Justin Bieber and Why Jail Bathroom Surveillance Cameras Are LegalBy: IPVM Team, Published on Mar 11, 2014
Many questioned why the police had surveillance cameras in the bathroom. Do not bathrooms have a reasonable expectation of privacy [link no longer available]?
We talked to the Miami Beach Police Department about why the cameras are there and found out why the police department says they are exempt from that part of Florida’s surveillance law.
Florida’s Broad Statute on Video Recording
Florida is one of 13 states that prohibits video camera recording private in places like bathrooms, locker rooms, and dressing rooms or where people are “exposing a sexual organ,” however the Florida statute does not apply in cases where:
- "A written notice is conspicuously posted on the premises stating that a video surveillance system has been installed for the purpose of security”
- “The presence of the device is clearly and immediately obvious."
- And “law enforcement agency conducting surveillance for a law enforcement purpose.”
In the case of the Bieber video, all apply, according to the police department.
Technically the Cameras Aren’t in a 'Bathroom'
The Miami Beach police department says this video would not fall into the category of a bathroom, locker room or dressing room either.
“That is actually a temporary holding cell that just happens to have a toilet in there,” said a police department spokesperson. “It’s not a restroom per se. It’s a cell. That law doesn’t apply to jail cells. If it was an actual dedicated restroom it would. We have jail cells with urinals in them.”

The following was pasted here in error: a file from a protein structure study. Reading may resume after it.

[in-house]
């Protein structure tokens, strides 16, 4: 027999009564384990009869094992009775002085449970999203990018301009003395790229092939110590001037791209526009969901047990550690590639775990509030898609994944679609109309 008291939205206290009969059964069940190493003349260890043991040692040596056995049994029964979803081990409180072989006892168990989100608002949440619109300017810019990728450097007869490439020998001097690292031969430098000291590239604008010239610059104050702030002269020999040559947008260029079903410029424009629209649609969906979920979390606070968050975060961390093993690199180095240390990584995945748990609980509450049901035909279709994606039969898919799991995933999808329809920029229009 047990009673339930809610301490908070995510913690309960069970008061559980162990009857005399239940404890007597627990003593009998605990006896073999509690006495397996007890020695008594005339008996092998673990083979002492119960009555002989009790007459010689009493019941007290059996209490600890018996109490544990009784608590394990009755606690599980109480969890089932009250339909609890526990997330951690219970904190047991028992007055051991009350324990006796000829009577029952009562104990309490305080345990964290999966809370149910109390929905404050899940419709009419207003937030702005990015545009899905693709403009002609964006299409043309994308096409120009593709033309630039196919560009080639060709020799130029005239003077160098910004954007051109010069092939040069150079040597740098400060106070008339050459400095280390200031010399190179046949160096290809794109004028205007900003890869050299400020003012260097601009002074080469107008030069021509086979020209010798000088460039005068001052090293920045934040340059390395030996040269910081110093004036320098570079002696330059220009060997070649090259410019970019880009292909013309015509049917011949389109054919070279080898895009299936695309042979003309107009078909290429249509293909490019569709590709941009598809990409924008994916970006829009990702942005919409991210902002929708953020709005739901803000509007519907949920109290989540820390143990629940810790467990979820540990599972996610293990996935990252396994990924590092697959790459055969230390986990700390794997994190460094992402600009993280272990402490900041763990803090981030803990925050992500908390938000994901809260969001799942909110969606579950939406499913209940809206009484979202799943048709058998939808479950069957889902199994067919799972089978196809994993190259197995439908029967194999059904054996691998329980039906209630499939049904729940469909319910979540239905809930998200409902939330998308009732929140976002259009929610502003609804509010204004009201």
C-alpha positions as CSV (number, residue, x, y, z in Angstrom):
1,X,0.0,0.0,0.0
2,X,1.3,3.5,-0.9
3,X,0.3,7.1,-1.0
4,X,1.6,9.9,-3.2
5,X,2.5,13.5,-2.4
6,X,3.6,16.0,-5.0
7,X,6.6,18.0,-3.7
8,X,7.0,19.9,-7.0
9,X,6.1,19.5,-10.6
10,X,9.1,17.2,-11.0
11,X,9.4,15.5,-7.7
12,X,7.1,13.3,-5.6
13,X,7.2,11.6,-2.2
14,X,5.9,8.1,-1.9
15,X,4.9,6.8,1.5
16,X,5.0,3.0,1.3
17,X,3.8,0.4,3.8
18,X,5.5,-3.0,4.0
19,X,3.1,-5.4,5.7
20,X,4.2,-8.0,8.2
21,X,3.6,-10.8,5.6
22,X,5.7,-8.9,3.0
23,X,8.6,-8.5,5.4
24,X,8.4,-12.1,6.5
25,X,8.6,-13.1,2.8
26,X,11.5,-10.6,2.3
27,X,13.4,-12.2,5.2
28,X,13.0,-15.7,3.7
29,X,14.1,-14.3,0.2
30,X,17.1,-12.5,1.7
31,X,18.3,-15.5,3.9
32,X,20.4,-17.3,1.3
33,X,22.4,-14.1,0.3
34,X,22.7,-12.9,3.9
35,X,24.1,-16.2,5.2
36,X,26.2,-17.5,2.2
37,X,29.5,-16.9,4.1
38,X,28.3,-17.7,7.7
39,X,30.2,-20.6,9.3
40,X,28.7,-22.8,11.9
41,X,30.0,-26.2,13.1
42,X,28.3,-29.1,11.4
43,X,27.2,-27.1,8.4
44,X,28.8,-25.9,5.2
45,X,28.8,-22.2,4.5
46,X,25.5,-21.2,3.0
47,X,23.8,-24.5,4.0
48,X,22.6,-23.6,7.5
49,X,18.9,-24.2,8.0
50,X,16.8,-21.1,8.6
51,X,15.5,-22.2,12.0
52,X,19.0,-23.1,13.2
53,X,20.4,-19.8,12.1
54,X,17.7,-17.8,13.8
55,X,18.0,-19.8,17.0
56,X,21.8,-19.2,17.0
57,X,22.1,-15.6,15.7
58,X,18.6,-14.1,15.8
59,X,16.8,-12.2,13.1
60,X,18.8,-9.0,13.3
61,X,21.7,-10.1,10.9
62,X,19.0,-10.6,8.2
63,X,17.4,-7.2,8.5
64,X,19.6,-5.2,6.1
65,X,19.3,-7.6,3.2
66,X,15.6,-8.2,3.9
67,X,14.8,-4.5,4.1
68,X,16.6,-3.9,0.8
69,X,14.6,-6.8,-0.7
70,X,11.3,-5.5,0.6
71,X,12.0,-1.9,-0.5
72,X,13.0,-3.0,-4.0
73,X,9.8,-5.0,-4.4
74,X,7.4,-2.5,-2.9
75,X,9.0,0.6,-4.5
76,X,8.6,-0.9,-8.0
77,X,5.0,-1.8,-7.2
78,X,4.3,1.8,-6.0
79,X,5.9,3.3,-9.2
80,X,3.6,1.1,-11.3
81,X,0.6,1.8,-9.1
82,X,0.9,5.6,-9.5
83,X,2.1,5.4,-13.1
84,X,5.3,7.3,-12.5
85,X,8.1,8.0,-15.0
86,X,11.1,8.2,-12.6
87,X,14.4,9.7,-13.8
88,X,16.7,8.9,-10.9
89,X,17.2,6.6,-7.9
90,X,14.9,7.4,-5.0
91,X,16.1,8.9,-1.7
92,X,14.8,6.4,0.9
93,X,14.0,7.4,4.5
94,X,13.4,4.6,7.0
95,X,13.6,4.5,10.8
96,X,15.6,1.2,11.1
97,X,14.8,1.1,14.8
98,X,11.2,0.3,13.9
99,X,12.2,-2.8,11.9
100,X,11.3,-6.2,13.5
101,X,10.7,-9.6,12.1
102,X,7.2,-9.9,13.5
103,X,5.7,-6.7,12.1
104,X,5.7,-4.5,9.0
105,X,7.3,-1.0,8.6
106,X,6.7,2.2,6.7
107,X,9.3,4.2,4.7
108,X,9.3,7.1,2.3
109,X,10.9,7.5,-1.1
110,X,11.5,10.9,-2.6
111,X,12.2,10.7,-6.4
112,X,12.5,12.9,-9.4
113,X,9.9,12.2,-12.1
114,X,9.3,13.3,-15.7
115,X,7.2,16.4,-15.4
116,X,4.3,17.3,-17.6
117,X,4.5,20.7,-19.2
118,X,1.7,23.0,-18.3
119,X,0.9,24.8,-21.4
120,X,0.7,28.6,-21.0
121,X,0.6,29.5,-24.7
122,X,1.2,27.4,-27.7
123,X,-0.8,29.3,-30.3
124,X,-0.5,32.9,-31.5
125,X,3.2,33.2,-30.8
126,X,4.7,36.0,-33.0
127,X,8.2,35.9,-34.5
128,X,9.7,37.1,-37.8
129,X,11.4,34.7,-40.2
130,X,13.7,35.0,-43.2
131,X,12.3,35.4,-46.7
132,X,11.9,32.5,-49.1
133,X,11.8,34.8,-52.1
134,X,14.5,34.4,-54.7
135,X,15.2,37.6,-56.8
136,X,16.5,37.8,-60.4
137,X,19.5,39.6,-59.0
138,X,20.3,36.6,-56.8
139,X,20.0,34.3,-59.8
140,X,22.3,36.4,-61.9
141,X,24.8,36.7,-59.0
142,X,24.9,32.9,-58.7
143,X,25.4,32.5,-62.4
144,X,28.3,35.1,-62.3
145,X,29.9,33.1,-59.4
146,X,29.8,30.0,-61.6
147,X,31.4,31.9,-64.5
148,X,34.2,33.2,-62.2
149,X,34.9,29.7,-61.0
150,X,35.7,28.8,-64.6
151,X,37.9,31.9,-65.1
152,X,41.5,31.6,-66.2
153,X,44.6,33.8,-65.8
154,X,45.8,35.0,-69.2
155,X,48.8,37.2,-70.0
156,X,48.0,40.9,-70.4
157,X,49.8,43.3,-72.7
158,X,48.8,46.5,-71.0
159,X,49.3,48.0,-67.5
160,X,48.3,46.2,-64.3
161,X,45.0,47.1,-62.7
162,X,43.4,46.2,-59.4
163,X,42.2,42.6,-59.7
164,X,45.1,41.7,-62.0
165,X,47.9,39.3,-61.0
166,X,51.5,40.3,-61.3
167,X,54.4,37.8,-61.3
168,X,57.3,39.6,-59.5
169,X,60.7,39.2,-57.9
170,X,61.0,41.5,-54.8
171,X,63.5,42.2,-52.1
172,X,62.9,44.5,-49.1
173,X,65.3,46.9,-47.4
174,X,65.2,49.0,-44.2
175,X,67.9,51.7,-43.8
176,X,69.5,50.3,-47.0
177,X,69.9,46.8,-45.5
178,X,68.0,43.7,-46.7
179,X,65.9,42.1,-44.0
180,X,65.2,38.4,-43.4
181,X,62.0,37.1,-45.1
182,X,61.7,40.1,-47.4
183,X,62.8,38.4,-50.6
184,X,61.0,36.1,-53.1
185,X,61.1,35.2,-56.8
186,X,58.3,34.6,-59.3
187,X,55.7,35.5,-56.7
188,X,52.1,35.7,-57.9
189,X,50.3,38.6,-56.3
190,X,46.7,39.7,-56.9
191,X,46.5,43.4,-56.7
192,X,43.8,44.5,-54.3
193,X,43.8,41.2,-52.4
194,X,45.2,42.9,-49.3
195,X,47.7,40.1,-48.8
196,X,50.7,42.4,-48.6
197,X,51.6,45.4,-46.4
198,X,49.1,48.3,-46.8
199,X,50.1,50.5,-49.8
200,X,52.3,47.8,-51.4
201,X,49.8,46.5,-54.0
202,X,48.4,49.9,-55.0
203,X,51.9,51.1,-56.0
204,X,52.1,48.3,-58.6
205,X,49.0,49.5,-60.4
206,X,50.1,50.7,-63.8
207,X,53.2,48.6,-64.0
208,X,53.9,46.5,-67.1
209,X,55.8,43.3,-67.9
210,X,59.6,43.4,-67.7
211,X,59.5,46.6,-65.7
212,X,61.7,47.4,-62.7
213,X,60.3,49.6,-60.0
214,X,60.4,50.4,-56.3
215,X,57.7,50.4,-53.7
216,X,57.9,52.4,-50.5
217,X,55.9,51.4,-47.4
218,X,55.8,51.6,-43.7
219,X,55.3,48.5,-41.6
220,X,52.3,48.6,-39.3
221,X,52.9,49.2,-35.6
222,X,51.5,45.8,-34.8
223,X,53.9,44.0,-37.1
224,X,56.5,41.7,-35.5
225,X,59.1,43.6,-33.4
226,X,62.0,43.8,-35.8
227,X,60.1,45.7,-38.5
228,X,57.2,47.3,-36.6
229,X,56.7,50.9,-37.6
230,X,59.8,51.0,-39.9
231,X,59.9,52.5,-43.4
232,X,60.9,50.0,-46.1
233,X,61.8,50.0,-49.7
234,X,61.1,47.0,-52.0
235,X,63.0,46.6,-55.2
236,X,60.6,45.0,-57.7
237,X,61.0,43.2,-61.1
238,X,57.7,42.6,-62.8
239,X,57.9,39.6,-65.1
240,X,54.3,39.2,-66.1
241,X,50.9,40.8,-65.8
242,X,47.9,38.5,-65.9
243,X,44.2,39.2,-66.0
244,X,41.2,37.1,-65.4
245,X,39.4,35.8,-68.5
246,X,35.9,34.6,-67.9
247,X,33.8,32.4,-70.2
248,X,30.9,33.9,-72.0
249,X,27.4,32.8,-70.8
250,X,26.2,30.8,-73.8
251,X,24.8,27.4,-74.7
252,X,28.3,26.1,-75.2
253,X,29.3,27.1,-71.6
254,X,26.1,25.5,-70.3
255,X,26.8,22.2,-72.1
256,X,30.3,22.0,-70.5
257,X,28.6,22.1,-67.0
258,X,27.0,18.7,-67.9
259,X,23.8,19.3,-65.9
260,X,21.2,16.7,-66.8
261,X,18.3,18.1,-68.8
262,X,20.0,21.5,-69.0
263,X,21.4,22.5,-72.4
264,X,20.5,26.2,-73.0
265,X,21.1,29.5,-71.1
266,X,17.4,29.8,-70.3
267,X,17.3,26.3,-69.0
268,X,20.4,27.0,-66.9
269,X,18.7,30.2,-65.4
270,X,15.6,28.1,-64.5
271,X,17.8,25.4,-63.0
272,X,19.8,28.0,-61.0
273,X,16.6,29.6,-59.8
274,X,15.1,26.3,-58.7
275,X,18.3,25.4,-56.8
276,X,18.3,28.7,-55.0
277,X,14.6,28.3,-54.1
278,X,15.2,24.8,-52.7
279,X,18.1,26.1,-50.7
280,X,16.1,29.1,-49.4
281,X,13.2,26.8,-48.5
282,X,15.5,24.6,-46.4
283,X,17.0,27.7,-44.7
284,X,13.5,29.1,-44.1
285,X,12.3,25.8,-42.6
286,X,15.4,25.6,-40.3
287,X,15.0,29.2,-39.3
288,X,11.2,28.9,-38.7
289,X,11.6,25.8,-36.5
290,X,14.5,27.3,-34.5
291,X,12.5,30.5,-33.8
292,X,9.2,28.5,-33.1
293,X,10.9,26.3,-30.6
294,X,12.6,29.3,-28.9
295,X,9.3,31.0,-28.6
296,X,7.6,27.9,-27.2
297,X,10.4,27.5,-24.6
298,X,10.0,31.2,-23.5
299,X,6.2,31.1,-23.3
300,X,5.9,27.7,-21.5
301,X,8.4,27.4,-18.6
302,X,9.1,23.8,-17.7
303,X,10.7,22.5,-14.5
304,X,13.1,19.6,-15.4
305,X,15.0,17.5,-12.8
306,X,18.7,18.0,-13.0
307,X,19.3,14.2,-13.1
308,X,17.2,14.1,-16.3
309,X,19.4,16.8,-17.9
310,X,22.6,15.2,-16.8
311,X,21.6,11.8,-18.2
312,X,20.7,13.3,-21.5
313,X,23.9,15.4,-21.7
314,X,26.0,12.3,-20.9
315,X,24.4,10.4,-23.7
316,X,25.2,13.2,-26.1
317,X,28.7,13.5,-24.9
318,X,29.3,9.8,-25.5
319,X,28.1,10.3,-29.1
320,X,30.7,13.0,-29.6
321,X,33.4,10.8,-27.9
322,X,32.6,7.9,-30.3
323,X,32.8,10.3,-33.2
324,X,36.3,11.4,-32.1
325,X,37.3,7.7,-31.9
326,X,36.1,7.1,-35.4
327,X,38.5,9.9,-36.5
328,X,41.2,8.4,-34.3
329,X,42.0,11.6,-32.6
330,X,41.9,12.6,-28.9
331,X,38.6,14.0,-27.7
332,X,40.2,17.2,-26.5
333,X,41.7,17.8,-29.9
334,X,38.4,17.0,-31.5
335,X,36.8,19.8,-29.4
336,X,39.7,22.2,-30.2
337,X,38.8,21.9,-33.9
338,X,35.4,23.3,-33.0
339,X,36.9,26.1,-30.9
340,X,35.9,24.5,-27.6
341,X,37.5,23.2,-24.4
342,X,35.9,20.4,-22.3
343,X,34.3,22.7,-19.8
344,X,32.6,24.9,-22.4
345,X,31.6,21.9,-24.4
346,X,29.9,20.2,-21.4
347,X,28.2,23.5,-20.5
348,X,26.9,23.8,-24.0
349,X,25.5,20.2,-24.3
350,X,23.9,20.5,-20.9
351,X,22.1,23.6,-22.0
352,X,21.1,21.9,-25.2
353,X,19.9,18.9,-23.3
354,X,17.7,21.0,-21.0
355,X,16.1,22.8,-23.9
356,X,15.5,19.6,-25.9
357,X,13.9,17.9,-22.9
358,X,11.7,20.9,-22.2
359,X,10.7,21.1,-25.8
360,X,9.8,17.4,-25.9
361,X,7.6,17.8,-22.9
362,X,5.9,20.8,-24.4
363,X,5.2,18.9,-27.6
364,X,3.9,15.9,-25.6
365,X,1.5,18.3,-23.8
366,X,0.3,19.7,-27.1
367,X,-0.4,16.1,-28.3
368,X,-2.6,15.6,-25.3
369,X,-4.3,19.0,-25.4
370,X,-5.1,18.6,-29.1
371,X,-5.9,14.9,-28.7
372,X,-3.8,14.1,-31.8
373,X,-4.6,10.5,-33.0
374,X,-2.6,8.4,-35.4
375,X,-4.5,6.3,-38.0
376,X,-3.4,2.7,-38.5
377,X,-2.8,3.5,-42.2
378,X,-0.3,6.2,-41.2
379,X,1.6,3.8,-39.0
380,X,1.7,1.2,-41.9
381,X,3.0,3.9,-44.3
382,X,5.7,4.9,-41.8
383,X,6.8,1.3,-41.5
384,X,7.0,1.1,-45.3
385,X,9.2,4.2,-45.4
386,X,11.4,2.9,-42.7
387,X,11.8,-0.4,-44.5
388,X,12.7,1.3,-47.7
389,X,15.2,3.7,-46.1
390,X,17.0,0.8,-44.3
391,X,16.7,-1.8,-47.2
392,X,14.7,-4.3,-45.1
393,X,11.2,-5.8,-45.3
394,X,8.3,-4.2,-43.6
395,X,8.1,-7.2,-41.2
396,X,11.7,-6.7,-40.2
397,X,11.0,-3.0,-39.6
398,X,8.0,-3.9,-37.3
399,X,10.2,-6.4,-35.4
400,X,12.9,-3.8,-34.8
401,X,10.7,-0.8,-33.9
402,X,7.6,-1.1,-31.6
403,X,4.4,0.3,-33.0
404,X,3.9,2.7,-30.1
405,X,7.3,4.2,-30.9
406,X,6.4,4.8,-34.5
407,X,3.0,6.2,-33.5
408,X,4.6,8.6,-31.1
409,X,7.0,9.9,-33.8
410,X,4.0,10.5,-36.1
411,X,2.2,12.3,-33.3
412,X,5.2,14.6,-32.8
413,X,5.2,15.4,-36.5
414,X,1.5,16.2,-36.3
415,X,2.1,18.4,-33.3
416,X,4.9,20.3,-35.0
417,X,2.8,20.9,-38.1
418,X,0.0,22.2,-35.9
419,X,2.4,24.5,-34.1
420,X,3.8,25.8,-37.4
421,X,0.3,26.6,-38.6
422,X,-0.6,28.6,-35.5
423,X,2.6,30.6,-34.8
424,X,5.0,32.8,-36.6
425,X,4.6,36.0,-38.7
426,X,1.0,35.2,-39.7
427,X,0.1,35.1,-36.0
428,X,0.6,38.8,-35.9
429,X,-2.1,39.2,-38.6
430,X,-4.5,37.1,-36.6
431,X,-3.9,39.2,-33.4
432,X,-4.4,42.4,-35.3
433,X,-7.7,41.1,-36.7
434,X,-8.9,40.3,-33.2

The spokesman said the cameras are there because guards have to be able to see the entire cell to make sure a person doesn’t try to harm themselves or someone else. The cameras are monitored live 24/7.
He said the part of the law regarding exposed sexual organs also doesn’t apply because, “There’s also a metal divider that actually covers the private area.”
The Miami Beach PD says there have been no legal challenges to the cameras facing the urinals in its holding cells.
If not, does that also mean that bathroom cameras are fair game in Florida as long as there is signage, and there are stalls or dividers between urinals?
A Case out of Washington
There is a pending case in Washington State that deals with bathrooms in holding cells. Several women are suing the Pyallup police department for recording them while using the bathroom in holding cells. They are suing for privacy and civil rights violations. They say they had a reasonable expectation of privacy. The city attorney argues that a person doesn't have an expectation of privacy [link no longer available] when they go to jail.
There are no dividers blocking the person from the view of the camera in the holding cells. The image below was pulled from the security system and attached to the lawsuit (the black bar was added after the fact):